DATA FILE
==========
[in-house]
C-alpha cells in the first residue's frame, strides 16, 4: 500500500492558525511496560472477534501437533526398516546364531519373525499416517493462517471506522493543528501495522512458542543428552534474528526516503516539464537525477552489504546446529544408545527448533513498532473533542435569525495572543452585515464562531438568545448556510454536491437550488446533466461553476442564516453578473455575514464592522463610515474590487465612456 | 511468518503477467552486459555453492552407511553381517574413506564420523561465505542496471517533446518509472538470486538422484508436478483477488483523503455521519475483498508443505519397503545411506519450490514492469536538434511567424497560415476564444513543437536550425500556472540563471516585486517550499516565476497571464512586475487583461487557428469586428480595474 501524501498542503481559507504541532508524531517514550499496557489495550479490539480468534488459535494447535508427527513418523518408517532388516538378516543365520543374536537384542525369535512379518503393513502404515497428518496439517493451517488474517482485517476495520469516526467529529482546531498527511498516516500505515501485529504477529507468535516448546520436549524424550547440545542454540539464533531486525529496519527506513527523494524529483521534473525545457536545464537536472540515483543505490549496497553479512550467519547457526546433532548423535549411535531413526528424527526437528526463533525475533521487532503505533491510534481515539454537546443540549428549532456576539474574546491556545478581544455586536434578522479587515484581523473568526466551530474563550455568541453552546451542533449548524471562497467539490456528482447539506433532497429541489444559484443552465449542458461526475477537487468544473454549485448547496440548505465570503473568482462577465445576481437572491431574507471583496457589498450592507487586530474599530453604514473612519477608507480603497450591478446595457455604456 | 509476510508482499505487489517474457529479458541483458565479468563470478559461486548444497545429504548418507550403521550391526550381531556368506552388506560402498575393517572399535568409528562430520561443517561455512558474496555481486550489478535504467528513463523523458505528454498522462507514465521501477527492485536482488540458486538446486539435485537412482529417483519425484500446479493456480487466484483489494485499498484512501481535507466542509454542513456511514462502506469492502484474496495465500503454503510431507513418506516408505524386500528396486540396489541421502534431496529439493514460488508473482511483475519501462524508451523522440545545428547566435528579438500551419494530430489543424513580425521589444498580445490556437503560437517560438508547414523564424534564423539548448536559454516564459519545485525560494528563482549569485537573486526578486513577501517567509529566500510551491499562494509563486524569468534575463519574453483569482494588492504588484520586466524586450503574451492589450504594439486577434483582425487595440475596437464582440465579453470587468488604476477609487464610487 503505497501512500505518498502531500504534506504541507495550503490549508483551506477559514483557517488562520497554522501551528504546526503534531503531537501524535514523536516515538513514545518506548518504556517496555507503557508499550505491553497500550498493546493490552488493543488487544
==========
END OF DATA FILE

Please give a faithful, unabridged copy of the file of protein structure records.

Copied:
[in-house]
C-alpha cells in the first residue's frame, strides 16, 4: 500500500492558525511496560472477534501437533526398516546364531519373525499416517493462517471506522493543528501495522512458542543428552534474528526516503516539464537525477552489504546446529544408545527448533513498532473533542435569525495572543452585515464562531438568545448556510454536491437550488446533466461553476442564516453578473455575514464592522463610515474590487465612456 | 511468518503477467552486459555453492552407511553381517574413506564420523561465505542496471517533446518509472538470486538422484508436478483477488483523503455521519475483498508443505519397503545411506519450490514492469536538434511567424497560415476564444513543437536550425500556472540563471516585486517550499516565476497571464512586475487583461487557428469586428480595474 501524501498542503481559507504541532508524531517514550499496557489495550479490539480468534488459535494447535508427527513418523518408517532388516538378516543365520543374536537384542525369535512379518503393513502404515497428518496439517493451517488474517482485517476495520469516526467529529482546531498527511498516516500505515501485529504477529507468535516448546520436549524424550547440545542454540539464533531486525529496519527506513527523494524529483521534473525545457536545464537536472540515483543505490549496497553479512550467519547457526546433532548423535549411535531413526528424527526437528526463533525475533521487532503505533491510534481515539454537546443540549428549532456576539474574546491556545478581544455586536434578522479587515484581523473568526466551530474563550455568541453552546451542533449548524471562497467539490456528482447539506433532497429541489444559484443552465449542458461526475477537487468544473454549485448547496440548505465570503473568482462577465445576481437572491431574507471583496457589498450592507487586530474599530453604514473612519477608507480603497450591478446595457455604456 | 509476510508482499505487489517474457529479458541483458565479468563470478559461486548444497545429504548418507550403521550391526550381531556368506552388506560402498575393517572399535568409528562430520561443517561455512558474496555481486550489478535504467528513463523523458505528454498522462507514465521501477527492485536482488540458486538446486539435485537412482529417483519425484500446479493456480487466484483489494485499498484512501481535507466542509454542513456511514462502506469492502484474496495465500503454503510431507513418506516408505524386500528396486540396489541421502534431496529439493514460488508473482511483475519501462524508451523522440545545428547566435528579438500551419494530430489543424513580425521589444498580445490556437503560437517560438508547414523564424534564423539548448536559454516564459519545485525560494528563482549569485537573486526578486513577501517567509529566500510551491499562494509563486524569468534575463519574453483569482494588492504588484520586466524586450503574451492589450504594439486577434483582425487595440475596437464582440465579453470587468488604476477609487464610487 503505497501512500505518498502531500504534506504541507495550503490549508483551506477559514483557517488562520497554522501551528504546526503534531503531537501524535514523536516515538513514545518506548518504556517496555507503557508499550505491553497500550498493546493490552488493543488487544